Home Care | A New Survey Sheds Light On Caregiver’s Needs & Attitudes

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Home Care | A New Survey Sheds Light On Caregiver’s Needs & Attitudes


Home Care | A new, national survey sheds light on the difficulties felt by America’s Alzheimer’s disease (AD) caregivers. Results from a survey of 524 non-professional AD caregivers illustrate that memory loss and confusion, which are cognitive symptoms, in addition to personal safety are the greatest concerns related to the progression of their loved one’s AD. In fact, 67 percent of AD caregivers surveyed said changes in cognitive symptoms were among their main concerns. The survey was conducted by Harris Interactive in September 2010 for Eisai Inc. and Pfizer Inc. in partnership with the Alzheimer’s Foundation of America (AFA).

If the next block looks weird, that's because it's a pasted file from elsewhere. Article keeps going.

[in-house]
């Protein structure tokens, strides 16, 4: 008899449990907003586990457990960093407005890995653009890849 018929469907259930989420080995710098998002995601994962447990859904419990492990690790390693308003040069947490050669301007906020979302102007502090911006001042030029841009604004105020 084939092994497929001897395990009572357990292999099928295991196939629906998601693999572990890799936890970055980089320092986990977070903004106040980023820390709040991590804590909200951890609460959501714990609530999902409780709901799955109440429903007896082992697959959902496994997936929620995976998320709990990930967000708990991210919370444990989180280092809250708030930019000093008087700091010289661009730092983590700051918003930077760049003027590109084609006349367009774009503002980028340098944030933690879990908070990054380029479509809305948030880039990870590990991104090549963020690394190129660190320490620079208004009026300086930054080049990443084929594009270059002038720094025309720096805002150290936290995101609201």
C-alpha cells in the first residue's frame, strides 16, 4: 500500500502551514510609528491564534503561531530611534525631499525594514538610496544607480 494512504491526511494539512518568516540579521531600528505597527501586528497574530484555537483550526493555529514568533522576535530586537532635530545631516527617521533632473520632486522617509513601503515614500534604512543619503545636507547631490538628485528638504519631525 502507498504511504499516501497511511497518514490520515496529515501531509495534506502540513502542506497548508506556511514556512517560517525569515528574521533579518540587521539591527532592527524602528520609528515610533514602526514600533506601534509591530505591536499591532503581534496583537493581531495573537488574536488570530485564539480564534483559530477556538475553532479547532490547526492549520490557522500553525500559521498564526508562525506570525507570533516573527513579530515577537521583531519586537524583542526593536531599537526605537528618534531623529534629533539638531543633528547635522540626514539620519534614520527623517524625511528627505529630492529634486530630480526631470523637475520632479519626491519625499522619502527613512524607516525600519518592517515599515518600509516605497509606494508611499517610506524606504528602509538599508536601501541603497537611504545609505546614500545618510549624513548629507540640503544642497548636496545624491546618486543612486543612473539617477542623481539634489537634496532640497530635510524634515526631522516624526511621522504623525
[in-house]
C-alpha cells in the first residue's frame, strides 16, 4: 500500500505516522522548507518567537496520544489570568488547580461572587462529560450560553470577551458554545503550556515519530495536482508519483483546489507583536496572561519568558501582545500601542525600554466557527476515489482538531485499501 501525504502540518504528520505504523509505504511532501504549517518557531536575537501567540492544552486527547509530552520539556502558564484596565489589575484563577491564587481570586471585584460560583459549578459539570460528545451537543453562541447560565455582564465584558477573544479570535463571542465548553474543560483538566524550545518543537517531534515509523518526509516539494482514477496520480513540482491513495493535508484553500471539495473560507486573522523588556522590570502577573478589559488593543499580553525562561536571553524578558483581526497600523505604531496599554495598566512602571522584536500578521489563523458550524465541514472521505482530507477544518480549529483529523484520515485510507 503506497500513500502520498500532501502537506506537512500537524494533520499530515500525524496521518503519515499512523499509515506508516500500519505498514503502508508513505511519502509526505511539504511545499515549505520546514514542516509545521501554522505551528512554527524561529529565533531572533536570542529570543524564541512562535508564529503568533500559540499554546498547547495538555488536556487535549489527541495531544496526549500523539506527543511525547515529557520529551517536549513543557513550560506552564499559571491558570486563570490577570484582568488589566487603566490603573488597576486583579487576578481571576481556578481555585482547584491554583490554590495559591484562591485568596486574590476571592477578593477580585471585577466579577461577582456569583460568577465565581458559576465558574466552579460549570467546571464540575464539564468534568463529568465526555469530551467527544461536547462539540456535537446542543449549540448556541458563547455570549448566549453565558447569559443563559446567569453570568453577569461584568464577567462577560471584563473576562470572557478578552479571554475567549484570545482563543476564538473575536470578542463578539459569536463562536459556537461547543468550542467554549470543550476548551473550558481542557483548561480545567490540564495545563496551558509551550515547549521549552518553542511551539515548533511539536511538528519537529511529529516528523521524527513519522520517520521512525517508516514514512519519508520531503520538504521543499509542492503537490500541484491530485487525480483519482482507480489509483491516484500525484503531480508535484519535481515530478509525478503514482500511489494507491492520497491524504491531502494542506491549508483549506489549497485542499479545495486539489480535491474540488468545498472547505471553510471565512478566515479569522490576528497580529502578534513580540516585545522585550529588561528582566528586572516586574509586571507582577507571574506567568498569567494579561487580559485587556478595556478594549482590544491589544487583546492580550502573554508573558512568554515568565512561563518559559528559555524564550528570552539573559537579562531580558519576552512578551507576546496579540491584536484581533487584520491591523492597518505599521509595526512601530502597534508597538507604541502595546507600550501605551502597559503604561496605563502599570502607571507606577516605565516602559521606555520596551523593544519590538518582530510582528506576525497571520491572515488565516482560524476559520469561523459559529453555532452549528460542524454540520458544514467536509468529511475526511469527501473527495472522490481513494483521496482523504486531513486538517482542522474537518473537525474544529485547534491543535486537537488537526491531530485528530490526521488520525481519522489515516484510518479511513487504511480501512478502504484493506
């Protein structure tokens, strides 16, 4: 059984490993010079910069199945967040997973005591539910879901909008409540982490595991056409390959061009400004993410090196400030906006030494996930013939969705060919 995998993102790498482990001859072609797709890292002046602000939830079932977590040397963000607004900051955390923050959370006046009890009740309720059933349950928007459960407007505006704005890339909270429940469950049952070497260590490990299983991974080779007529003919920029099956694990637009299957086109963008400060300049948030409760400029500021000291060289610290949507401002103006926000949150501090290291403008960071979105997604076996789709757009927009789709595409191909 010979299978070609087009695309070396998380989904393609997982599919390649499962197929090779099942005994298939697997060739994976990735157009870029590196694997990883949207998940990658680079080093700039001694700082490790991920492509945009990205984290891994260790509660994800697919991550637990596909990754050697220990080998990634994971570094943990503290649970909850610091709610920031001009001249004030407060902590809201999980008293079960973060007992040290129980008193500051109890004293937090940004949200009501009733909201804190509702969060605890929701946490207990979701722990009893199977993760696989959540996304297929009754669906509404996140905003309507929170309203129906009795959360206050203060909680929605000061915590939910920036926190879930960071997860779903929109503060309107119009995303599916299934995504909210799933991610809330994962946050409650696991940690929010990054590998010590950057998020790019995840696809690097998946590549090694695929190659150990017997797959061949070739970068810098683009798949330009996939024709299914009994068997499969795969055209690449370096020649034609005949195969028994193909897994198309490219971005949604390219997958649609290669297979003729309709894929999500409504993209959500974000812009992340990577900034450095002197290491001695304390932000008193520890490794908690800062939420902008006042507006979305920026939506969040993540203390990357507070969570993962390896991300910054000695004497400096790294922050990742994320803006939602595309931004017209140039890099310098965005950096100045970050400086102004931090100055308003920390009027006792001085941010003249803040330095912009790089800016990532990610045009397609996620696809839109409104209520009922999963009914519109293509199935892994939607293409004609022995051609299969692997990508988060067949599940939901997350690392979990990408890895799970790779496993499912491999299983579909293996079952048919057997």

As AD—a progressive brain disease typically characterized by three stages: mild, moderate and severe—changes over time, caregivers and their healthcare professionals may wish to regularly discuss modifications in lifestyle and treatment. According to the survey, the majority of Alzheimer’s caregivers are proactive participants in the dialogue and decision-making around their loved one’s disease, and 75 percent of those surveyed were either “satisfied” or “very satisfied” with the communication they have with their loved one’s health care professional. For the remaining 25 percent who are either “somewhat” or “not at all satisfied,” there may be room for improvement in this dialogue.

“These survey results reveal that changes in cognition as the disease progresses were an important concern among caregivers,” said Eric J. Hall, president and CEO of AFA. “We encourage caregivers and health care professionals to discuss these changes and any others during regular visits.”